Update: Planned Buddhist temple in San Jose, California wins approval

- through Henry Oudin

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From sanjosespotlight.com

The San Jose City Council last week approved the construction of the Buddhist temple planned by the Cambodian community. Many of those present at the council meeting, which included a dozen Buddhist monks, burst into applause. Members of the Buddhist community had been working for years to get the temple approved, as many local residents had opposed the project.

"It's just pure joy for the whole community of Cambodians," said Lyna Lam of the A Khmer Buddhist Foundation. (ABC News 7)

Local residents present at the meeting who were opposed to the temple project expressed concerns about traffic and the character of the neighborhood, fearing that the large Buddhist temple would cause unwanted noise in the area.

"Our neighborhood is actually very diverse and very welcoming, there's no racism, there's no hatred towards a temple or a church or anything like that. In fact, we welcome it,” said Damien Maker, who lives across from the proposed temple site. "We're a very quiet neighborhood and we just want to keep it that's all we're looking to do. » (Spotlight on San Jose)

Another neighbor compared the temple to a commercial facility, saying, “It's just not compatible with the area. I know, Mr. Mayor, you ran on a platform of common sense, and it's just not common sense to have a large commercial facility in a neighborhood like this. (ABC News 7)

According to temple plans, regular meditation and chanting meetings should attract 20 to 50 visitors. Nonetheless, the temple is permitted to have up to 300 visitors onsite for special events. Eight monks will live on the property.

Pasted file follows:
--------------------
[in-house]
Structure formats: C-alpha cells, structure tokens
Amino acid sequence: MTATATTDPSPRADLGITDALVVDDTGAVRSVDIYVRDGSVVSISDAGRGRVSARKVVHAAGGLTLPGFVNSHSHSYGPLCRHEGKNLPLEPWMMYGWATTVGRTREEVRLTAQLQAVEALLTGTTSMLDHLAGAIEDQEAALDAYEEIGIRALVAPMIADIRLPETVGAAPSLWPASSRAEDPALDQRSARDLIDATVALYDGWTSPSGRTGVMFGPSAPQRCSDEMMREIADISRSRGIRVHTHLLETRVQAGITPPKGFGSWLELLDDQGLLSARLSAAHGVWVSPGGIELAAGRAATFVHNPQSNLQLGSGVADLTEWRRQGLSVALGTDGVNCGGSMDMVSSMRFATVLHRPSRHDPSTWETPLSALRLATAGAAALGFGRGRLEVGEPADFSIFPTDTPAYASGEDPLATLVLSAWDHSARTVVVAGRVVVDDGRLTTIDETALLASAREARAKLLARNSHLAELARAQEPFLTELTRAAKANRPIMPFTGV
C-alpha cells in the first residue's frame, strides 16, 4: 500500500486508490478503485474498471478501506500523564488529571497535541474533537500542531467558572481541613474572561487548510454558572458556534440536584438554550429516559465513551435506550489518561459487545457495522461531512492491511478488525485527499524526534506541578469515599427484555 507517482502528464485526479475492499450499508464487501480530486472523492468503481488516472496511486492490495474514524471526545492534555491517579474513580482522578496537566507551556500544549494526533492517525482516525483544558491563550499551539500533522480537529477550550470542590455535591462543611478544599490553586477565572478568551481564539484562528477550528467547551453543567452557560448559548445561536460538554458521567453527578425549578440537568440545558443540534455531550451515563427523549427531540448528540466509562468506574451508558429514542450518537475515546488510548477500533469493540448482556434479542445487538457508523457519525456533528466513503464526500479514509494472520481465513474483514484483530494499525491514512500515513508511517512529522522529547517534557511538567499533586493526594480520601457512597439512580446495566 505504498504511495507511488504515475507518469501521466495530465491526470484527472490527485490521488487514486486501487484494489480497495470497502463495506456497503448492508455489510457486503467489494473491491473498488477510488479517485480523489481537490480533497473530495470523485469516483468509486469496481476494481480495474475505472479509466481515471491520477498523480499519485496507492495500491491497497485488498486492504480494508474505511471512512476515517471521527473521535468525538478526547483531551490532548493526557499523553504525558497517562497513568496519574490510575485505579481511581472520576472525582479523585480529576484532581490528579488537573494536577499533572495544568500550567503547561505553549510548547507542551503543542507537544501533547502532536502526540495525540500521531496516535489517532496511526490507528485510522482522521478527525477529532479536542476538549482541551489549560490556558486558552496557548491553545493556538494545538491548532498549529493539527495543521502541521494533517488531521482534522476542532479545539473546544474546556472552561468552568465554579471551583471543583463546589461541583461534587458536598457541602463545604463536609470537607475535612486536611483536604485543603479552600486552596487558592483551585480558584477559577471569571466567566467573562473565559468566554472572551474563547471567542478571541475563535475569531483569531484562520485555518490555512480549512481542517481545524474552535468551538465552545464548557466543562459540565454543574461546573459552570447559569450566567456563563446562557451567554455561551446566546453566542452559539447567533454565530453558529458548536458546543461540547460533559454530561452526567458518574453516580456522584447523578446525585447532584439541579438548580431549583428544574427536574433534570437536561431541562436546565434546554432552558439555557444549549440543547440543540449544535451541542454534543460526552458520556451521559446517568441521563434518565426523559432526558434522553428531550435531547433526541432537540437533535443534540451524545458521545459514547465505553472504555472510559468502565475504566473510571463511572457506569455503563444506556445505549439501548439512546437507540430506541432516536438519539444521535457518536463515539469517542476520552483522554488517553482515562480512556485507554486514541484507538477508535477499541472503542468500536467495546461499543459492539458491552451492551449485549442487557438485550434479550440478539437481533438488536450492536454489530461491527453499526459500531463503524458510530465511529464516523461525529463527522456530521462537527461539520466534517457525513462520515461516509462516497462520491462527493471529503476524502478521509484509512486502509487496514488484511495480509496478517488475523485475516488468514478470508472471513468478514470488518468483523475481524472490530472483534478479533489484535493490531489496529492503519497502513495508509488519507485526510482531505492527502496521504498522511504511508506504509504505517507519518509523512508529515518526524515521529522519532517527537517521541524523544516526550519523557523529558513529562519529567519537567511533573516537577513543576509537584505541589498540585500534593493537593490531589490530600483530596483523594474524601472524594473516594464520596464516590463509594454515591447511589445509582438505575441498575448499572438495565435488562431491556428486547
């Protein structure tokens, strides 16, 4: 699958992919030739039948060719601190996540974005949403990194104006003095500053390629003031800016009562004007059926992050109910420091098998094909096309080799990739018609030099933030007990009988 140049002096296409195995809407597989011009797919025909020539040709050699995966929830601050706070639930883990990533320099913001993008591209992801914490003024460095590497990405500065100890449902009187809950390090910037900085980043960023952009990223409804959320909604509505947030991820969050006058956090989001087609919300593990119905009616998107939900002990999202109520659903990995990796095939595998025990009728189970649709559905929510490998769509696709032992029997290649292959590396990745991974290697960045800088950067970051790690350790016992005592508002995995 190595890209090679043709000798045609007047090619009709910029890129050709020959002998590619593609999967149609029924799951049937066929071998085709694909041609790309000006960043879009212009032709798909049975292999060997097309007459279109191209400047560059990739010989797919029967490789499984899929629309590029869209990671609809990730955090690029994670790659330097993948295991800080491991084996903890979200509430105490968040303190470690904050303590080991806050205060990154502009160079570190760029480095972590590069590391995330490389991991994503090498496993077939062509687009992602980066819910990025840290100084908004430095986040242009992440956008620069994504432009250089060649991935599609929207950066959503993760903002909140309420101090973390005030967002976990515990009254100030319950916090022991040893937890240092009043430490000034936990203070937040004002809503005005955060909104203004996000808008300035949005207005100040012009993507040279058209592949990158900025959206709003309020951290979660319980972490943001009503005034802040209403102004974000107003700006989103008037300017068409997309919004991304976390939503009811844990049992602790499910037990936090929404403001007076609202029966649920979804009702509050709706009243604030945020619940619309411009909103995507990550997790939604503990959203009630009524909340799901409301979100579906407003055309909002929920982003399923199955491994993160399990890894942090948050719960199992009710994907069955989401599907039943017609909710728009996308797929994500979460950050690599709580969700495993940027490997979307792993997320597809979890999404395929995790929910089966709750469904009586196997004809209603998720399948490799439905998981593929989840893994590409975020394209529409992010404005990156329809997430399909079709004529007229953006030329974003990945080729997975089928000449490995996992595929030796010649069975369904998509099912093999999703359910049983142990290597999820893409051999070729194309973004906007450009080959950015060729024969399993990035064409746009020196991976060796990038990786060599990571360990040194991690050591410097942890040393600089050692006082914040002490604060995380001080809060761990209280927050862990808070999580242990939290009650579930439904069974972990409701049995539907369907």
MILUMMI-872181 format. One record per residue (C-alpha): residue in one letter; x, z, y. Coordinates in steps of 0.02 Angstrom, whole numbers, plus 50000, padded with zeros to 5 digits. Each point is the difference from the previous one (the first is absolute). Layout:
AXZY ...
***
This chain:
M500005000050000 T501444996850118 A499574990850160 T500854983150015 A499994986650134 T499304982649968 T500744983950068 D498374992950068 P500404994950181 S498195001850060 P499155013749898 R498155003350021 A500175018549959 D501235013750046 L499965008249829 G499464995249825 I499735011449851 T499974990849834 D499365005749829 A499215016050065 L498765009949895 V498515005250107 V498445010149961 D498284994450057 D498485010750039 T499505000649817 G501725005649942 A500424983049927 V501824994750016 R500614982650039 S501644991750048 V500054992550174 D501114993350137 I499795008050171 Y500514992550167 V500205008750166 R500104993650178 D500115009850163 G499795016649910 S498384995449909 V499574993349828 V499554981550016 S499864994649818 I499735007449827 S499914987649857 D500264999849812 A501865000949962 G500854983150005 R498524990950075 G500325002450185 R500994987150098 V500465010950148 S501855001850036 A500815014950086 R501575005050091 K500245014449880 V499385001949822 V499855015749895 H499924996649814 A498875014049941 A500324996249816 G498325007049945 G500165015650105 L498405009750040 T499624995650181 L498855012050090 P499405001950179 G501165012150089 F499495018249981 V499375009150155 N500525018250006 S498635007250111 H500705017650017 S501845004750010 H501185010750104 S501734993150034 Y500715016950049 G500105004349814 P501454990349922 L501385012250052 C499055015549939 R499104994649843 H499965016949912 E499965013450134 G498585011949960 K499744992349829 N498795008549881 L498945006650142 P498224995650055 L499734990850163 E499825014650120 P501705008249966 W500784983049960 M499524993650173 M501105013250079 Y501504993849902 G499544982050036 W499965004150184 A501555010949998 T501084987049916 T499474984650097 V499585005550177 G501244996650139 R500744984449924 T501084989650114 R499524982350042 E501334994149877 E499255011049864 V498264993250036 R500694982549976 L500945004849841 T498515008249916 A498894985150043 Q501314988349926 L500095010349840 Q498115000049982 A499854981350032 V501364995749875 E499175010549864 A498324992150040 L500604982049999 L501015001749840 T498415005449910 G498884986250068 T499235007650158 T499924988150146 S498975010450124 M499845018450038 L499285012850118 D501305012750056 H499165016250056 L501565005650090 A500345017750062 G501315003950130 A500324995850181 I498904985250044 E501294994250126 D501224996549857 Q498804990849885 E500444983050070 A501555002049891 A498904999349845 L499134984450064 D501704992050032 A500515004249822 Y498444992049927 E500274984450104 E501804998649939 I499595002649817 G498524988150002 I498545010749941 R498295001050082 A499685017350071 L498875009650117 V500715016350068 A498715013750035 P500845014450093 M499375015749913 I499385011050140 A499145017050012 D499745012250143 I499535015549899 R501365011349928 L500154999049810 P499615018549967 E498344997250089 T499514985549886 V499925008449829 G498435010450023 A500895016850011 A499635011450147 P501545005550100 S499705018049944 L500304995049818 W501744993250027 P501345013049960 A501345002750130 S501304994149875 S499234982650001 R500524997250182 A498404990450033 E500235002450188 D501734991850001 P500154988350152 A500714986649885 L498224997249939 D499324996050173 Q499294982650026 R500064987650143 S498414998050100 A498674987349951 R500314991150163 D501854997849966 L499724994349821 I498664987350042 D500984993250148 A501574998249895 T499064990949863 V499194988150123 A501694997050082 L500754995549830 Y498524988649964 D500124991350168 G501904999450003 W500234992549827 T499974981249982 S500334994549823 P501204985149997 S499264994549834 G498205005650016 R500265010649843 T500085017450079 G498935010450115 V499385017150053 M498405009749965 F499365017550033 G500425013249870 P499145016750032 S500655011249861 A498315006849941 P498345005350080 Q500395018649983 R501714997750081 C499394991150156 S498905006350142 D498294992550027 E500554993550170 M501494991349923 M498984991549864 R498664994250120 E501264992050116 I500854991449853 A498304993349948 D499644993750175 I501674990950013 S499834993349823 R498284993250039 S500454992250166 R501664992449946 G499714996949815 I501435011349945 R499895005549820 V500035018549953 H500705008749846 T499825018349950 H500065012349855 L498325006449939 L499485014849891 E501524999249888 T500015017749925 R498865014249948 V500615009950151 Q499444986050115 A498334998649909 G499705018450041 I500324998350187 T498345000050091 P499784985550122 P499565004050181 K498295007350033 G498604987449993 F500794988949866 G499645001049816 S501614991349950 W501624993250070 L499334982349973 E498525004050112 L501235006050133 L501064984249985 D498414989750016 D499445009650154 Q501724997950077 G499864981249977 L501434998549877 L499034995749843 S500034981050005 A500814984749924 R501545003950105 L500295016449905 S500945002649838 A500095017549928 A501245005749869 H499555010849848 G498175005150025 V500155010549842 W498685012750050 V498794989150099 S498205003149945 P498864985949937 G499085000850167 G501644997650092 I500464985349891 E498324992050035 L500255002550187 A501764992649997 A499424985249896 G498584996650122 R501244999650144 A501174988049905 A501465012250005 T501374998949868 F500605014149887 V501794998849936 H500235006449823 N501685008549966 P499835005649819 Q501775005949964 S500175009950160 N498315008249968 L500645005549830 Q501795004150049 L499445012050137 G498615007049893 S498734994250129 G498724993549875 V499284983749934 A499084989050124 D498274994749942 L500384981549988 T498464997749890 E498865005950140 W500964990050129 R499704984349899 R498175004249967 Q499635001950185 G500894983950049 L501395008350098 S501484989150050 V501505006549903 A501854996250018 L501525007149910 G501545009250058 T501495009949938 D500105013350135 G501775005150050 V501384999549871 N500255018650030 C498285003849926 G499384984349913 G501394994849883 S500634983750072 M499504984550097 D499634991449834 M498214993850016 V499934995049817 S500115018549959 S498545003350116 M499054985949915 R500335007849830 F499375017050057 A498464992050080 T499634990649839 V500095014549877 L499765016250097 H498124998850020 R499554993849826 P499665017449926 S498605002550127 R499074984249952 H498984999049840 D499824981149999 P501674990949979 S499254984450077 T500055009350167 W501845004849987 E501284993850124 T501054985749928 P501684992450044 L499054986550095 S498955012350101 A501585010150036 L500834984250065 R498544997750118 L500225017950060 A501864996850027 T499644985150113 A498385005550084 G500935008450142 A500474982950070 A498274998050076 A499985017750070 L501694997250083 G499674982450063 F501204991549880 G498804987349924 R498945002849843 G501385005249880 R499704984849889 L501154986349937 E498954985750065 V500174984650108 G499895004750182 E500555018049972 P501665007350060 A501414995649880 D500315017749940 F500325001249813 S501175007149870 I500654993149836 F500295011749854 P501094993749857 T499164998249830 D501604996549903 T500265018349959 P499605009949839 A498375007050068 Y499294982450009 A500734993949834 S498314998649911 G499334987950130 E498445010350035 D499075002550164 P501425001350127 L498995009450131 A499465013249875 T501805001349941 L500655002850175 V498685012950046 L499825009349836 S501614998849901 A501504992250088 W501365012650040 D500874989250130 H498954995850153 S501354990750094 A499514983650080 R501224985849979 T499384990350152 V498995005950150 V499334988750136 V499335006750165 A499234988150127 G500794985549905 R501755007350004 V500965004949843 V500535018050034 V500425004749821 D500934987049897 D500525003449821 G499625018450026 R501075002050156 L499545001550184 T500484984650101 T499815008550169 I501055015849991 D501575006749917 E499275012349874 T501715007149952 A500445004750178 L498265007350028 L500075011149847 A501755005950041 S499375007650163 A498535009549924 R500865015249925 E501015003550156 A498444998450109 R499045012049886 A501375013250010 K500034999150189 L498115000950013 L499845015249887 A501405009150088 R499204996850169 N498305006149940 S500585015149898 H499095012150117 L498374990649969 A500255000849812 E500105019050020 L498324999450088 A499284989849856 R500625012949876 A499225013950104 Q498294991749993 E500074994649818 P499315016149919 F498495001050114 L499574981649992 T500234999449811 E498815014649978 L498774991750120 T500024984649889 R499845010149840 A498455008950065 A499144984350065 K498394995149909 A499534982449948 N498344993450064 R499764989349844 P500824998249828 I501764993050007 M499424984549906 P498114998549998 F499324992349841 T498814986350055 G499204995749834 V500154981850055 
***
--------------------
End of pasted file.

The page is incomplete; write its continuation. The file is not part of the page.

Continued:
Council member Domingo Candelas, who represents the neighborhood where the temple is being built, noted that the city has placed about 40 conditions on the project to ensure it remains neighborhood-friendly. These included traffic control and security measures for larger events, as well as reduced regular opening hours, from 9 a.m. to 22 p.m.

“It is time that we do the right thing after four years of work, contributions, project changes, community discussions and give space to the community to worship and heal from the horrible traumas they have endured,” Candelas said. (Spotlight on San Jose)

The temple will be located in the Evergreen district in the southeast corner of the city. When completed, it will be the largest Buddhist temple in the Bay Area, which includes San Francisco and Oakland to the north. It will also provide a community center open to all and a home for the growing Cambodian community in the area.

"It's not just a religion for us, but it's a way of life," said Lam, who helped fund the new temple. (ABC News 7)

The 1 square meter structure has been planned for four years.

"As you see here, we call it a temple but it's just one house because we don't have any other place," said monk Saduol Son. He added that the congregation needed more space and that the temple was necessary for the Buddhist monks to carry out their way of life: "Not only a sacred place of worship, but a capital of education, for our people. , culture and language of customs”. (4 crowns)

Lam agreed that the Cambodian Buddhist community has outgrown the spaces where they currently meet. Several of them are converted houses, which cannot provide sufficient worship space for large gatherings.

“The function of the temple is to preserve, teach and practice our religion,” Lam added. (ABC News 7)

Lam and others associated with the temple assured local residents that they would continue to work closely with everyone in the neighborhood to ensure a harmonious relationship. Additionally, she and others emphasized that the temple would not be just for existing members of the Cambodian Buddhist community.

" Everyone is welcome. It's like that now and it will be like that then,” Lam said. (ABC News 7)

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Henry Oudin

Henry Oudin is a Buddhist scholar, spiritual adventurer and journalist. He is a passionate seeker of the depths of Buddhist wisdom, and travels regularly to learn more about Buddhism and spiritual cultures. By sharing his knowledge and life experiences on Buddhist News, Henry hopes to inspire others to embrace more spiritual and mindful ways of living.

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